ZESA Chapter 15 verse 11 reads: “What does it profit a man to own 3D LED screens, a fridge, microwave, DStv decoder, steam iron, washing machine and not own a generator?” while verse 12 has sound advice for such a person; “Repent for thy power is low!” These are some of the numerous jokes doing the rounds on Zimbabwe’s social media space these days as the country reels from a nationwide power crisis.
Another text message circulating reads: “At the rate at which power cuts are increasing in Zimbabwe we will soon hear that fathers are now demanding at least six generators for their daughters’ lobola (dowry) instead of cattle.”
These jokes about Zesa circulating via social media are a form of commentary and an expression of anger, even if vented light-heartly, shows that the issue of power shortages is currently disrupting business operations and normal life for majority.
Behind the jokes, Zimbabweans are restless as they are bearing the brunt of the worsening electricity shortages which have seen most households going without electricity for up to 18 hours daily.
Zimbabweans, who cannot afford alternative sources of energy, have been badly affected and want immediate solutions.
“The tight load-shedding is making it difficult for us to properly budget. You can’t buy perishable food in bulk because it is getting bad because of the long hours without electricity. We have to buy things like meat daily which is expensive and an inconvenience,” said Hilda Nyamapfeni from Warren Park D.
The long-suffering Zimbabweans have taken the issue to the social media to vent their anger.
“Why not close the company so that we are very sure that we are going back to the Stone Age where fire was the medium of energy?” wrote Dingani Sibanda, one of the many people who expressed disgust at the failure by the Zesa to supply adequate electricity.
The load-shedding has also hit Zimbabwe’s growing informal sector hard. Many chicken breeders are counting their losses as slaughtered chickens are rotting because of lack of refrigeration.
Informal traders who use electricity such as welders are spending hours on end without production. Some have resorted to working at night when power returns.
Formal business has not been spared either. A senior employee at the Bon Marche retail branch in Chisipite, Harare, revealed they spend between 40 and 45 litres of diesel an hour to power a generator when there is no electricity. Diesel at most fuel stations costs US$1,20 per litre, which means the shop spends close to US$1 000 on a day when there is 18 hours load-shedding.
Last week, the Zimbabwe Electricity Transmission and Distribution Company (ZETDC) announced the summer load-shedding programme, which will see most residential areas receiving electricity between 10pm and 4am, during which time most people will be asleep.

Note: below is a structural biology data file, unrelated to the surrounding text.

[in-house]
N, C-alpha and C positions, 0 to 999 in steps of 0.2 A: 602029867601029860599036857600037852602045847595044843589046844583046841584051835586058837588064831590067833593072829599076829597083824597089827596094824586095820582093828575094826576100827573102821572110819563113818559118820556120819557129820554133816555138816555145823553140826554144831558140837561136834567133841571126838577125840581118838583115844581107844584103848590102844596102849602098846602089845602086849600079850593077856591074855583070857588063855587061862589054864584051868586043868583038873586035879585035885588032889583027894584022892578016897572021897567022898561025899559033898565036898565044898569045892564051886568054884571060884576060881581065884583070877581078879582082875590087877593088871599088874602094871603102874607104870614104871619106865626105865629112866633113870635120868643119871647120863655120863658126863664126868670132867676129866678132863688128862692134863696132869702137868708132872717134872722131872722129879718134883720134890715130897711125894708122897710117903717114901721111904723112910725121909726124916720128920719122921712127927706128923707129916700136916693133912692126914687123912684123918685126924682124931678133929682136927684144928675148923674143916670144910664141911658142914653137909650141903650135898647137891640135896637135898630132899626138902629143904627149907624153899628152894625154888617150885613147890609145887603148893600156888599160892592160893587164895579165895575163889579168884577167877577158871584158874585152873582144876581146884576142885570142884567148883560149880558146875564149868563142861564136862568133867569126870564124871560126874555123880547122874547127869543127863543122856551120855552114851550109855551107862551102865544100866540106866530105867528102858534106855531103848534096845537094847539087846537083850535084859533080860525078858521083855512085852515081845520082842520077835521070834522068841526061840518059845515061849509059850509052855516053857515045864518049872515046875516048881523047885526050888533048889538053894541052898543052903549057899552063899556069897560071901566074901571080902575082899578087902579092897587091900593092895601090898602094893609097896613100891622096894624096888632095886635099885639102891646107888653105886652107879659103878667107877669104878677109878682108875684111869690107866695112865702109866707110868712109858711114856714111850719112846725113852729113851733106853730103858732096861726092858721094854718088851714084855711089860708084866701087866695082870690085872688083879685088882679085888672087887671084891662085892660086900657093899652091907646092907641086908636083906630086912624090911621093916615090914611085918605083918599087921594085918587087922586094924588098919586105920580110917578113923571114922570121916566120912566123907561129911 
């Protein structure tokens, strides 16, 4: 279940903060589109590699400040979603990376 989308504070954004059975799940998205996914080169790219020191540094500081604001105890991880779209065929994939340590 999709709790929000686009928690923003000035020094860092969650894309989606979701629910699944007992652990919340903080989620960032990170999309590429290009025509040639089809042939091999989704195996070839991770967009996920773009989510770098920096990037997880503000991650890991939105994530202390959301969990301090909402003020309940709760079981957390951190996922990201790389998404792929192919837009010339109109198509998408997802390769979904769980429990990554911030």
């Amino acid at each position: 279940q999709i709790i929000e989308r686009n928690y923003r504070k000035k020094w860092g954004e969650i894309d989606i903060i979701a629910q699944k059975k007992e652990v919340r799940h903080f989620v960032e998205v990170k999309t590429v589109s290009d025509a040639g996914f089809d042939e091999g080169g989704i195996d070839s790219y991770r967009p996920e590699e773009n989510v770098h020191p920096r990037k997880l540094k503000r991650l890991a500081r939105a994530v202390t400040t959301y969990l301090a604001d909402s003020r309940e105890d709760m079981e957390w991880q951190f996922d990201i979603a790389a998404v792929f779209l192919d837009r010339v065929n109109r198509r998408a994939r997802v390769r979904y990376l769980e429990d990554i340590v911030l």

The company announced it is experiencing increased power shortfalls “due to low water levels at Kariba Power Station, generation constraints at Hwange Power Station and limited imports”.
“The power shortage is being managed through load-shedding in order to balance the power supply available and demand,” said ZETDC in a notice to customers.
However, it has since emerged, that lack of proper planning and poor management of the Kariba Dam has resulted in the power cuts as both Zambia’s power utility, Zambia Electricity Supply Company (Zesco) and the Zimbabwe Electricity Supply Authority (Zesa), through its subsidiary Zimbabwe Power Company (ZPC), burst their water usage ceiling by huge volumes resulting in an unprecedented decline of water levels in the dam.
According to a report titled Kariba Dam and Power Crisis: The Cost of Poor Management, Greg Mills, head of the Johannesburg-based Brenthurst Foundation, says that excessive use of water by both Zesco and ZPC is the reason for the current major power crisis in Zimbabwe and Zambia.
Mills also outlines that Zimbabwe has been heavily relying on Kariba for power generation because of its failure to rehabilitate its thermal power stations, while Zambia has also been relying on Kariba to meet the growing demand for electricity, largely because of the growth of its economy.
For years, Zimbabweans have had to endure load-shedding and unscheduled power supply disruptions, forcing many residents and businesses to use other energy sources such as generators, liquified petroleum gas, wood and solar energy.